The first public demonstration of “the hyperloop,” a new propulsion system for high-speed transit, occurred on May 11 in the desert north of Las Vegas. Days later, a team of researchers unveiled a hyperloop test pod.
The hyperloop concept is to shoot cargo- and human-filled pods through low-pressure tubes at high speeds. Since Elon Musk, CEO of SpaceX, introduced the idea in 2013, several groups have started to work on making it a reality, including Hyperloop One (formerly Hyperloop Technologies).
That company shot a 1,500-lb aluminum sled along a 984-ft-long track using a linear electric motor that extended 187 ft along the track. The sled went from zero to 60 miles per hour in 1.1 seconds, stated Shervin Pishevar, Hyperloop One cofounder, in a blog post.
The longer the linear motor, the faster the propulsion, said Brogan BamBrogan, cofounder and CTO of Hyperloop One, in a public statement at the event. Once the linear motor is double the test size, it will have the capacity to fire the hyperloop capsule at 400 miles per hour, he said.
“What they’ll have by end of year is a full-scale Kitty Hawk event, where the tube is raised on columns,” says Andrew Liu, VP of new ventures at AECOM.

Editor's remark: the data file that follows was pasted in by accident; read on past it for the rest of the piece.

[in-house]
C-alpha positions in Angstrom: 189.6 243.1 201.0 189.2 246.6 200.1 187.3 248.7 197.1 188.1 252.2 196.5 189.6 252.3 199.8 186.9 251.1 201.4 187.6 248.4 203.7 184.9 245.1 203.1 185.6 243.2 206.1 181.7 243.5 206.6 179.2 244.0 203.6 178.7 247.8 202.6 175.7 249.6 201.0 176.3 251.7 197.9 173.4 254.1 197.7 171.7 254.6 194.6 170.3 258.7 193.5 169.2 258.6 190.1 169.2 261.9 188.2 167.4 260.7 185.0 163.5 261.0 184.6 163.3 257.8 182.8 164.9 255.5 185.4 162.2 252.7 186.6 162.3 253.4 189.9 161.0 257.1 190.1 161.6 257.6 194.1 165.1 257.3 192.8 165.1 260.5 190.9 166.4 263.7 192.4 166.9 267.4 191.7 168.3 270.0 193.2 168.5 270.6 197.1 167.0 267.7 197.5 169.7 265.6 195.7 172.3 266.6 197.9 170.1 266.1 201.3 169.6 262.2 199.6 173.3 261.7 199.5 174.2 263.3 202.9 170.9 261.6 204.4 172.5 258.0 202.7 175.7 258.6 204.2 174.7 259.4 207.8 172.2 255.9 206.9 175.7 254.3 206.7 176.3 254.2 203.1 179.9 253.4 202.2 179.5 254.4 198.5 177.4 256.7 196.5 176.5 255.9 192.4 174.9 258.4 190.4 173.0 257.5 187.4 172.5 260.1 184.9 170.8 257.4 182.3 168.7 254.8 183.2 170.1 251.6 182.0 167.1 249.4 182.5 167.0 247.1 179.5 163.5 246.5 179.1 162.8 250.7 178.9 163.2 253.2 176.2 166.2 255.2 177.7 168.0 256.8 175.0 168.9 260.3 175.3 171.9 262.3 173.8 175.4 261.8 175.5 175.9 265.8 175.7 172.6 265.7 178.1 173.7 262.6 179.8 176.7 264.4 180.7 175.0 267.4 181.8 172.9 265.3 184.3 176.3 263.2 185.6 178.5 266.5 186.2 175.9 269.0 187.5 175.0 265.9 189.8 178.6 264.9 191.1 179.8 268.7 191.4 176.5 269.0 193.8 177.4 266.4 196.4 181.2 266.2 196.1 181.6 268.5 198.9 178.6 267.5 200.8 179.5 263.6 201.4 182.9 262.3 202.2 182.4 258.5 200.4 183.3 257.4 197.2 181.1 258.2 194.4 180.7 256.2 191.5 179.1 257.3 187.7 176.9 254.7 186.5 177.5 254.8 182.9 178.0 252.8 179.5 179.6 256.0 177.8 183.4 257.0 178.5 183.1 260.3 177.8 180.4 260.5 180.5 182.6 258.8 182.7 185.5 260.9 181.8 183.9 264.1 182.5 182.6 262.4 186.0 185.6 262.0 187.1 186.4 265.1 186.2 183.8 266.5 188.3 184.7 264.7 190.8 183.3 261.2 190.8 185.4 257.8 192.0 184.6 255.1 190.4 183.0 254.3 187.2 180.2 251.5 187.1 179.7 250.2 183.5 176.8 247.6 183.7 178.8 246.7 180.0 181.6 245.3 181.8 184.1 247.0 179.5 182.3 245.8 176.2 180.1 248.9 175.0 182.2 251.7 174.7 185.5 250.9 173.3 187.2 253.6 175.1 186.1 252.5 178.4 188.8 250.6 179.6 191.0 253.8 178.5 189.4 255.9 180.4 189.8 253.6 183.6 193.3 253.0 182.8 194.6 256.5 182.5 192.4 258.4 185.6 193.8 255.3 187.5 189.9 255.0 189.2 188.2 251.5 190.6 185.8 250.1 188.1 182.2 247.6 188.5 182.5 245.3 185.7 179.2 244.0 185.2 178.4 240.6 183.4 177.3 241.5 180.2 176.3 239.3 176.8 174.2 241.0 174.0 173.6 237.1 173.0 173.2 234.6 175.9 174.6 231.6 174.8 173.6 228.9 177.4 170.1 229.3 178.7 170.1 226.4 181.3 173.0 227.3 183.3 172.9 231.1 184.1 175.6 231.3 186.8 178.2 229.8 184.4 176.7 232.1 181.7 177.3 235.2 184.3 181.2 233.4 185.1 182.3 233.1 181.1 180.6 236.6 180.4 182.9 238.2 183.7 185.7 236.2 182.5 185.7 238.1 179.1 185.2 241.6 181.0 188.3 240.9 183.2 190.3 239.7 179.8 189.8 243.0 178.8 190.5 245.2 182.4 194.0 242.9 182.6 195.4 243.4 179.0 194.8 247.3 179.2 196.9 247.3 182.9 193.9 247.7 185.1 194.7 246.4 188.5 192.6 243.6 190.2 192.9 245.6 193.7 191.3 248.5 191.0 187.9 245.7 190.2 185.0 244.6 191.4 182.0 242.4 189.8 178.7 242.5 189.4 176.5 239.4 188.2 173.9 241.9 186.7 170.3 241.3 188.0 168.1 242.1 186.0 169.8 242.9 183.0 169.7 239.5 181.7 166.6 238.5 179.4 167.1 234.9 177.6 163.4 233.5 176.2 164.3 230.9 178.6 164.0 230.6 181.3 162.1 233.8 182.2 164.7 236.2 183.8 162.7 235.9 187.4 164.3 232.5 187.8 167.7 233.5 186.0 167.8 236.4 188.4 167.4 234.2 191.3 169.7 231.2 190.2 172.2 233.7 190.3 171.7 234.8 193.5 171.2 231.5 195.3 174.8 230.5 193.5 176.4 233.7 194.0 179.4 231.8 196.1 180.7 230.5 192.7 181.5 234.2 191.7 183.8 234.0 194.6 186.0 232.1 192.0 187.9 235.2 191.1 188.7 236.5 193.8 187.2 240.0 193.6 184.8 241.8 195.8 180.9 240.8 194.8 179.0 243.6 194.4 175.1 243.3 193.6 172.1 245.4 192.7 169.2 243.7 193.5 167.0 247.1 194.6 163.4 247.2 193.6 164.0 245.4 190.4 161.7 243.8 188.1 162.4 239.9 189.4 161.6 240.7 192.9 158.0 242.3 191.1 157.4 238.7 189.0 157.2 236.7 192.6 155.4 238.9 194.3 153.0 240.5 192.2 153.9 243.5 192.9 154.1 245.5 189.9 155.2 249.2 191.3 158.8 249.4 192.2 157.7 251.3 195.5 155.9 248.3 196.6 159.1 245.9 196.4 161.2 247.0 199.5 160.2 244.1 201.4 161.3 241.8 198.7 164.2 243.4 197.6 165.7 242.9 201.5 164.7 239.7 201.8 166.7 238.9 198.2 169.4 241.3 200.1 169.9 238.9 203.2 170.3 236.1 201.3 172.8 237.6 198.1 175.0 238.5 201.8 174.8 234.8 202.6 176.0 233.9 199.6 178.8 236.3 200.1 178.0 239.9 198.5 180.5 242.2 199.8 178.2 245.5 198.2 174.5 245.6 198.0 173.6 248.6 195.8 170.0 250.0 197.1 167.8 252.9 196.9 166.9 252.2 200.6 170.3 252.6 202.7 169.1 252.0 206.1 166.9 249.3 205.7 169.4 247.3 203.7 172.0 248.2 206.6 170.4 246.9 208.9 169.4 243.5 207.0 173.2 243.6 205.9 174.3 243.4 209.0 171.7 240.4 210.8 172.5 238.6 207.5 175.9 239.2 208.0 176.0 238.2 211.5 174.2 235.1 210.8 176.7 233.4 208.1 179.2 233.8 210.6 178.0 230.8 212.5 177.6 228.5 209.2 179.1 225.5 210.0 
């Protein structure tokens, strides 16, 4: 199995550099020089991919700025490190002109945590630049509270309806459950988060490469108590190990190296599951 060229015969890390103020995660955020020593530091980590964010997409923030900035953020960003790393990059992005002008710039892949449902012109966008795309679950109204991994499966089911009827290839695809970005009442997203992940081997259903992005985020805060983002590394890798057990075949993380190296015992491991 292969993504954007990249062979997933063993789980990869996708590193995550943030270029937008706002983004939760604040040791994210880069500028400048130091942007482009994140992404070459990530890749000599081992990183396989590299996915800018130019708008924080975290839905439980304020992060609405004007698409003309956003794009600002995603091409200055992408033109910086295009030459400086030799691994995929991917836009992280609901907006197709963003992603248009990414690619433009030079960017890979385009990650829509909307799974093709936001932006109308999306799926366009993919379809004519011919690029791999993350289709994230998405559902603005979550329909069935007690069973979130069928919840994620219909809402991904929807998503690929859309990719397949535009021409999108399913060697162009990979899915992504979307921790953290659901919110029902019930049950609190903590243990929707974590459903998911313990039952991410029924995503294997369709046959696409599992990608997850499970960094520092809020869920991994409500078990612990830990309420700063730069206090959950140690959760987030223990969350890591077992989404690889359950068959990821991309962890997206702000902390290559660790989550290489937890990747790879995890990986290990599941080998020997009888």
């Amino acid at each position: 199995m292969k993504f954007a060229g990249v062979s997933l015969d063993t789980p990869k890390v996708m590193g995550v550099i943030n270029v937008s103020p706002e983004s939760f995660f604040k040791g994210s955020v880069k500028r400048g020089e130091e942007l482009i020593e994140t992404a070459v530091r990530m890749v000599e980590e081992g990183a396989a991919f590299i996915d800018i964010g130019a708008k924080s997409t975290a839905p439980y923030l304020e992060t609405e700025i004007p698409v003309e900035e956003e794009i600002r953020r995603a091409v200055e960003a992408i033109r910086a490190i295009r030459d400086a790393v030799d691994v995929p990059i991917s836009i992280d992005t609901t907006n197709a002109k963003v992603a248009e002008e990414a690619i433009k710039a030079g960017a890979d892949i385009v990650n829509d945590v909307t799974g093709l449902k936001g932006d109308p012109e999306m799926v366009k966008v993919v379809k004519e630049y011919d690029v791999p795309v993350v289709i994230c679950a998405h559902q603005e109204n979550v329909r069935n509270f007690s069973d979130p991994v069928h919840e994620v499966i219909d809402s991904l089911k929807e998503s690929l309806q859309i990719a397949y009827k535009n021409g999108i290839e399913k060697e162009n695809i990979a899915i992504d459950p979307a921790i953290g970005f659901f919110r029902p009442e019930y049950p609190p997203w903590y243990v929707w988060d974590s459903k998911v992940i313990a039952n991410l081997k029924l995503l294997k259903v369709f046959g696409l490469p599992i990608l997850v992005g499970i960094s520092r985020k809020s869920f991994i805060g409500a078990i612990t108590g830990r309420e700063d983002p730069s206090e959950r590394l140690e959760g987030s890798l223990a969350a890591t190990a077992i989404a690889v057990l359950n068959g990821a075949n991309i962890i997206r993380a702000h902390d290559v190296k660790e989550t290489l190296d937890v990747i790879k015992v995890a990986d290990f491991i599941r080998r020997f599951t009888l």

AECOM has fingers in every hyperloop pie, Liu says. The firm is slated to build a mile-long test track for a SpaceX- sponsored pod-design contest and is in talks with Hyperloop Transportation Technologies, the other startup making strides.
“AECOM is doing a feasibility study of how to move freight and cargo from ports using hyperloop,” say Liu. He represents one of the many professions that are contributing to the future realization of hyperloop. “I think this is not just a project—it’s a movement,” says Liu. “You see financiers, engineers and architects pushing for this fifth mode of transportation.”
Add researchers to the list. A team from MIT came in first among 30 finalists and 115 entries for the pod-design contest. MIT recently unveiled a constructed version that is propelled by magnetic levitation.